Posted on November 26, 2014 by Patricia Ann McNair11.26.2014 Journal Prompt Image from The Apartment November 26, 2014: He’d had dreams. Share this:ShareClick to email a link to a friend (Opens in new window)Click to print (Opens in new window)Click to share on Twitter (Opens in new window)Click to share on Facebook (Opens in new window)Like this:Like Loading... Related
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He had dreams, you know. Things he wanted to do, places to see. He wanted to be somebody. The kind of guy you’d say hi to when you passed him on the street and he’d say hi back and the day would be a little brighter for that. They weren’t big dreams. They weren’t like impossible things. Not ‘cept one of ‘em.
He wanted to go to Paris in France. That was possible. He’d heard that it was a city of lovers. ‘Course it was a city first, but in his imagination there was kissing couples in all the shop doorways, and hunched over glasses of wine in the cafés, and walking hand in hand in the Tuileries gardens. He thought that would be something, to be surrounded by love and lovers on all sides.
And didn’t lovers climb to the top of the tower there, all head in the clouds and making vows of their love, and so close to God up there that He must hear what they say? Not so high now that the world stood taller, but surely He’d have a special ear on the city of lovers?
Or Venice in Italy. And that was a city for lovers, too. He could go there one day. He liked Italian girls with their hair so dark and their eyes dark, too. In Venice, the grand ladies, who were also whores, put drops of Belladonna in their eyes and that dilated their pupils and made them look more beautiful. He read that somewhere. He dreamed of lying in a hotel bedroom in Venice, the green water lapping outside his window and the sound of gondoliers in song coming to him on the air.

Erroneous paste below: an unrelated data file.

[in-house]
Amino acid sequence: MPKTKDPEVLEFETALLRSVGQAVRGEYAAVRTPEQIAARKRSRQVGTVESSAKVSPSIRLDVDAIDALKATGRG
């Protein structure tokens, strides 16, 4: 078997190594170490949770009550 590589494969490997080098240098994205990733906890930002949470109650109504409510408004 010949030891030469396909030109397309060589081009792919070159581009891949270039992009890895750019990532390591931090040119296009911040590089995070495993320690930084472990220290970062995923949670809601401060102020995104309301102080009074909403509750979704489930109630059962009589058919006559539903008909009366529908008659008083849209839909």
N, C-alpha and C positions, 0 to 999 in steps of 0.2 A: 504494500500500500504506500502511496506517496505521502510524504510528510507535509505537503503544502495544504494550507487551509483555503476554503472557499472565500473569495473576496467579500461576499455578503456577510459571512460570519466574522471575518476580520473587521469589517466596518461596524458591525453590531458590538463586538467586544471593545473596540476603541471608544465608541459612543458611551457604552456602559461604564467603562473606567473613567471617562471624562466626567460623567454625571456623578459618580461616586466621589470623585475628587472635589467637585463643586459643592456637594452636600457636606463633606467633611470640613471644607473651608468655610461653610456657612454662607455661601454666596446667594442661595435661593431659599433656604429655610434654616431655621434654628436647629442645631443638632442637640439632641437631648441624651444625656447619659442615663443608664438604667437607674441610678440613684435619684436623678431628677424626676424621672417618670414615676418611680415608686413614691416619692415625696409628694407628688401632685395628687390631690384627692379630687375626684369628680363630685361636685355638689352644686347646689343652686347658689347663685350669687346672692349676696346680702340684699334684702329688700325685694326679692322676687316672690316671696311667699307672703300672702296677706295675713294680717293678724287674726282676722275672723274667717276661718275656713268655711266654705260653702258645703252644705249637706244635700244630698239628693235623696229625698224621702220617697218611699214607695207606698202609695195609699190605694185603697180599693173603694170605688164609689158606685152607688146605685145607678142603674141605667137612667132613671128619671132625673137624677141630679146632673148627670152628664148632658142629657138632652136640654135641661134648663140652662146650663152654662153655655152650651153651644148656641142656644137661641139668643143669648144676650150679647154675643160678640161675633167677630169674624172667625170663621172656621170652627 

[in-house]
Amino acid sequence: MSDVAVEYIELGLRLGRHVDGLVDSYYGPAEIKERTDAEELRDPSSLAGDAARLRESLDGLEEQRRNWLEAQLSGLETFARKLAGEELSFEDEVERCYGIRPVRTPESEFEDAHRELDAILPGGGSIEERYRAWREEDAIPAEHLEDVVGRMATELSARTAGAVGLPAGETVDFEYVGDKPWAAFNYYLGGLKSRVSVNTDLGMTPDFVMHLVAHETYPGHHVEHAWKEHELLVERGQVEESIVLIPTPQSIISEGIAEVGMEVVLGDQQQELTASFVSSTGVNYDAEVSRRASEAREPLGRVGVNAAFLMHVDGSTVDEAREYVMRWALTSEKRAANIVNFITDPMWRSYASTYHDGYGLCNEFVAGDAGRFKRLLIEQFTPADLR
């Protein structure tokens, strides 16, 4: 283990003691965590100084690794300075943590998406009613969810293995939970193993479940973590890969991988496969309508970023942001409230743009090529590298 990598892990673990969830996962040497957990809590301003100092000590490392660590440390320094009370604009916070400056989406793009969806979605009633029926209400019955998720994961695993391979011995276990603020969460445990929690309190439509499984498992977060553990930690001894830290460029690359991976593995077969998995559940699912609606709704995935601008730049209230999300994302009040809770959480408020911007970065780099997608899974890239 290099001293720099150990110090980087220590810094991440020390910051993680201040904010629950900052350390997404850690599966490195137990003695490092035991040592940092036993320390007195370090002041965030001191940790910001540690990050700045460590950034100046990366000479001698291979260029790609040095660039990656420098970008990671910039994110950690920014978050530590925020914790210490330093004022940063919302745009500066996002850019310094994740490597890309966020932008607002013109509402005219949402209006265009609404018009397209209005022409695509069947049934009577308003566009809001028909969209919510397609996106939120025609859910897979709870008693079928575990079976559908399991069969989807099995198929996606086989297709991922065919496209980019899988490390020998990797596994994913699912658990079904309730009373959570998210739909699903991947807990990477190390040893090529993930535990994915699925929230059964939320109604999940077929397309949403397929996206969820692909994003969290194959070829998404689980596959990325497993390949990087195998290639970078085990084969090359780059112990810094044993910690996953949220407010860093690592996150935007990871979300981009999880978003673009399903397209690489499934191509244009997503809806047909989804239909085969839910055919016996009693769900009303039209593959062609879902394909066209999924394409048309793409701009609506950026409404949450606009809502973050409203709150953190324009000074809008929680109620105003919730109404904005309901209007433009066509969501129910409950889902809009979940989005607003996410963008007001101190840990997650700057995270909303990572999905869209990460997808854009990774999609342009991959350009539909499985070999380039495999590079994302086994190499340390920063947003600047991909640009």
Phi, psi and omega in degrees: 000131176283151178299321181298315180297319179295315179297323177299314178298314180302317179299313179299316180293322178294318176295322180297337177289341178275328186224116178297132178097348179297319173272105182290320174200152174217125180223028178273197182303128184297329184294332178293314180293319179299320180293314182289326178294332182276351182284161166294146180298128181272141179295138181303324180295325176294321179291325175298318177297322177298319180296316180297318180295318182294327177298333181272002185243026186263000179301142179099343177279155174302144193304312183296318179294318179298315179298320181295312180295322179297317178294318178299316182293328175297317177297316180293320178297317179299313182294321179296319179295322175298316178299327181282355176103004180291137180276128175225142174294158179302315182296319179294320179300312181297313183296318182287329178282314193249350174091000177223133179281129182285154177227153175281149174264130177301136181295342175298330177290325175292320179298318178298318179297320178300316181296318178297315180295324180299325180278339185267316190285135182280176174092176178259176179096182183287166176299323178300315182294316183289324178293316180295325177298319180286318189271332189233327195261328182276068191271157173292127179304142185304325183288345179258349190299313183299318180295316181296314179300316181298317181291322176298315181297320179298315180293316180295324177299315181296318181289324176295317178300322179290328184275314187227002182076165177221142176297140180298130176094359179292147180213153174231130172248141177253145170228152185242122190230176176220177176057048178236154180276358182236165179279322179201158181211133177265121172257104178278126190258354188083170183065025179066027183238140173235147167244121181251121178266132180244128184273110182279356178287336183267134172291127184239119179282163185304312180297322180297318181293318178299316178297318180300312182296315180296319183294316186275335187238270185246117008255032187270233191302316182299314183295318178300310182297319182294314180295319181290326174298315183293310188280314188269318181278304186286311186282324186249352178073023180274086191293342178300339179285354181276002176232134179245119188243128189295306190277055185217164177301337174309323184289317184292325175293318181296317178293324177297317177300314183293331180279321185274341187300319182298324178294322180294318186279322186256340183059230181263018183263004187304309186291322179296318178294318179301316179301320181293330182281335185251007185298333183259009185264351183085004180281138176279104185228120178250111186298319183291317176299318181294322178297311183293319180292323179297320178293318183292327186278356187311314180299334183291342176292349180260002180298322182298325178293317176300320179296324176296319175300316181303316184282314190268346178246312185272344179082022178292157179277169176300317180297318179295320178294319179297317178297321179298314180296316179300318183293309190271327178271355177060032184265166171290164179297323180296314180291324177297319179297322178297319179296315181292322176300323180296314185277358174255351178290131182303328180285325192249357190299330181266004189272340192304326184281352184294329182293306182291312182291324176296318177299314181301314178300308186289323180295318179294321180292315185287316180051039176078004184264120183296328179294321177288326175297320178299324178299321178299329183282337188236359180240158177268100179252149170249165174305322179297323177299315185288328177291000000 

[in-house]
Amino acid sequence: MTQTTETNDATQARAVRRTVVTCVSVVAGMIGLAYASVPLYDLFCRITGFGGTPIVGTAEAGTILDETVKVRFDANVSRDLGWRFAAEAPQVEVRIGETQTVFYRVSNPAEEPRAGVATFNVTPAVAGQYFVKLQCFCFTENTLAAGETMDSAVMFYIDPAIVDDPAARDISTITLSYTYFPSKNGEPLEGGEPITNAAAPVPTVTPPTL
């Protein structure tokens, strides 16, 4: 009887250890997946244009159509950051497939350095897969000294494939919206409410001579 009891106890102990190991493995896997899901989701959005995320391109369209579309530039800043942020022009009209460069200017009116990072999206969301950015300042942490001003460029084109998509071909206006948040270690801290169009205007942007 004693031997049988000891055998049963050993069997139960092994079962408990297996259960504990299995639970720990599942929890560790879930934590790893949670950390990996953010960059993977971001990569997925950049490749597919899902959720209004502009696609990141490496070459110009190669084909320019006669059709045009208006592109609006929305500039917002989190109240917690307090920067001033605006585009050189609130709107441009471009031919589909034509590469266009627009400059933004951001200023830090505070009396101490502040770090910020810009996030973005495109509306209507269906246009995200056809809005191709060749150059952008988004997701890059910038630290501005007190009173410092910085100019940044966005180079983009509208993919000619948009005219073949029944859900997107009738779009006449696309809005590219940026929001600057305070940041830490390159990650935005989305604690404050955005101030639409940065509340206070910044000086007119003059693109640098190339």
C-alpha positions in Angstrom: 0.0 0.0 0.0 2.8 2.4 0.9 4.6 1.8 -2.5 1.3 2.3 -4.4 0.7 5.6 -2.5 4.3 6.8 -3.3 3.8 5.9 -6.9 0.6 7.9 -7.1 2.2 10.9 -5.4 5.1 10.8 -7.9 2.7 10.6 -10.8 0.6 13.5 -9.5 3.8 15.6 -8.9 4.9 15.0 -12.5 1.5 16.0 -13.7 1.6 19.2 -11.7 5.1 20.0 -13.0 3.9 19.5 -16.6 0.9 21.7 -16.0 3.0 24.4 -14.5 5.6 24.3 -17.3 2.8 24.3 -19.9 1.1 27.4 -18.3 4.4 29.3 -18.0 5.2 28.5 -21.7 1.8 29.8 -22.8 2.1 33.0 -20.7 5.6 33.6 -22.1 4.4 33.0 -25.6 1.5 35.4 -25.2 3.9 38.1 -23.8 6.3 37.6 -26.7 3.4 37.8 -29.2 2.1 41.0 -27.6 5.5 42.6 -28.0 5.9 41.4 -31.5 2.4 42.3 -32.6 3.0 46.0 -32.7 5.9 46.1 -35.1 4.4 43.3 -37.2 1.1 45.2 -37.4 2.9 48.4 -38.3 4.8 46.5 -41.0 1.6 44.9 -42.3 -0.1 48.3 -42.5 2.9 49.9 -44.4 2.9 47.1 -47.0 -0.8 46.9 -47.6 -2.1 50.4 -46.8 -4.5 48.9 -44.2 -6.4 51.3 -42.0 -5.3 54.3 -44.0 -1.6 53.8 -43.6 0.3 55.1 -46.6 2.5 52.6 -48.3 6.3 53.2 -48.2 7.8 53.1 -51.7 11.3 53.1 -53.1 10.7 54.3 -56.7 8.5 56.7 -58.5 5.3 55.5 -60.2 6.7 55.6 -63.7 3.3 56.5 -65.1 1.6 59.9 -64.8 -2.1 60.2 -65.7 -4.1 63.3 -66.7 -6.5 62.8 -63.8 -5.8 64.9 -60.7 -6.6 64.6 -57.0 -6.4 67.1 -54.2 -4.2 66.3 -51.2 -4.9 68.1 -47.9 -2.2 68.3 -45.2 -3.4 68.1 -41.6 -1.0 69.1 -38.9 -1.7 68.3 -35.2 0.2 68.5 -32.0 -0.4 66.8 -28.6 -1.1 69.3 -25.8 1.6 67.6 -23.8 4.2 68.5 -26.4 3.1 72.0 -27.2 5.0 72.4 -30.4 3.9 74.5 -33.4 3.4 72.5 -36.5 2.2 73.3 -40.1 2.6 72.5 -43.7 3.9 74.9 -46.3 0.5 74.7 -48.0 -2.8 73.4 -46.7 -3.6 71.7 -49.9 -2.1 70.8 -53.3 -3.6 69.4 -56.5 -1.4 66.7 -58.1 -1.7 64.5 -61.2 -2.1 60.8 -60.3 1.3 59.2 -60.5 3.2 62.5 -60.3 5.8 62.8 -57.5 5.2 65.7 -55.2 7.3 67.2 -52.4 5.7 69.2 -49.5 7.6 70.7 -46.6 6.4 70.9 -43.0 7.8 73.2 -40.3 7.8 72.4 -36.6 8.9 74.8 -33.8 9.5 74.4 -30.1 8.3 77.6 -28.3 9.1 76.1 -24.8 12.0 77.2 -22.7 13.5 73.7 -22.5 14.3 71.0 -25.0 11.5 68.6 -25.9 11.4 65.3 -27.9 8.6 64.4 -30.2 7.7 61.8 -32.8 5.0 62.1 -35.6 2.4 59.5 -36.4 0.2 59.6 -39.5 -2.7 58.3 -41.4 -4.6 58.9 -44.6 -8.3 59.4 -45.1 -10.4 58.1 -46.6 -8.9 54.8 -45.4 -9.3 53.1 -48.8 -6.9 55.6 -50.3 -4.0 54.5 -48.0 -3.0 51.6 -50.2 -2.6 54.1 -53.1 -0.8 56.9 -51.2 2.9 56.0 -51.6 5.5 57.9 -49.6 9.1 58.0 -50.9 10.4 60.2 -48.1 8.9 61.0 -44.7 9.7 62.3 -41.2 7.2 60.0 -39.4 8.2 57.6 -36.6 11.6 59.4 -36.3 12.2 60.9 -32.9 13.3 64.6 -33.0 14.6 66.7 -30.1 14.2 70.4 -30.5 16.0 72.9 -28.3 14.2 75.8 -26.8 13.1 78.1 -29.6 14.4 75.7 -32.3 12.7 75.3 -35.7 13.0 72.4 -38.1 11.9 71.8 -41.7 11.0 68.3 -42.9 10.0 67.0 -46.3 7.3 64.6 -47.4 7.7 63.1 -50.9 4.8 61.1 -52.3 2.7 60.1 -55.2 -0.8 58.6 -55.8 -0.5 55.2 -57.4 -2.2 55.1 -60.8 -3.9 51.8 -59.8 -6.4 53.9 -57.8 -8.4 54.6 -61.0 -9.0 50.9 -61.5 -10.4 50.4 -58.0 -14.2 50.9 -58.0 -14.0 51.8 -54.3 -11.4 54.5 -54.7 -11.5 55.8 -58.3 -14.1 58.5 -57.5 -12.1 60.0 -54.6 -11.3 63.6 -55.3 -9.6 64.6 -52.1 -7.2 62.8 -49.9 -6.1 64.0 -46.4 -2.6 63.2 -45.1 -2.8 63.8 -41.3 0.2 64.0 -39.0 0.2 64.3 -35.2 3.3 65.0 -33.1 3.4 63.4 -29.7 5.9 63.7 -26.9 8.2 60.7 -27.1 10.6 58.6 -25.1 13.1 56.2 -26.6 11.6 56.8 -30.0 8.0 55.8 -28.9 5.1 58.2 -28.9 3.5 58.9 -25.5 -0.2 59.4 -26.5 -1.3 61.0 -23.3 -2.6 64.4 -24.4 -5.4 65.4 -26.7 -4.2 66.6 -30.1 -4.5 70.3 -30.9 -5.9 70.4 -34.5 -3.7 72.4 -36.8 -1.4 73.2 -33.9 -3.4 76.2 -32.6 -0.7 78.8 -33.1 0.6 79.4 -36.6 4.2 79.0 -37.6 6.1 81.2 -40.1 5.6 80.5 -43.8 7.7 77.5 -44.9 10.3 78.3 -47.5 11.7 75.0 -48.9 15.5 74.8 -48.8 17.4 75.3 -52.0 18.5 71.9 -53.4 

He saved up, enough for the flight and three days in London, a trip for two. He gathered up his courage and spoke to Cindy in accounts. Cindy who stepped through the office like she was dancing and she was always laughing and saying to everyone to look on the bright side. And in his imagination it was Cindy who stood with him on top of the Eiffel Tower, or lay beside him in a Venice hotel room listening to the water counting time and the gondoliers’ song threaded through the green canals.
And hadn’t Cindy kissed him underneath the mistletoe at the Christmas party last year? And she was maybe a little drunk and she said he was cute and she licked his cheek to see how he tasted. ‘Tastes of marzipan,’ she’d said and she pulled him into the stationary cupboard and they kissed some more and she put his hand to her breast and breathed in his ear. So, it wasn’t impossible, he thought.
She looked at him like he was speaking a different language, like she didn’t even know him. ‘London?’ she said. ‘London, England?’
‘Three days,’ he said. ‘It’s a dream of mine.’
‘Dream on,’ she said, and she laughed and danced away from him; and there was no bright side to this that he could see.
He sat at his desk, crumpled and quiet and dreaming of Cindy naked on a great bed – a best bed, which after all is one better than Shakespeare left to his wife, Anne, when he died… he’d read that somewhere, too, how in his will Shakespeare left to his widow ‘my second best bed with the furniture.’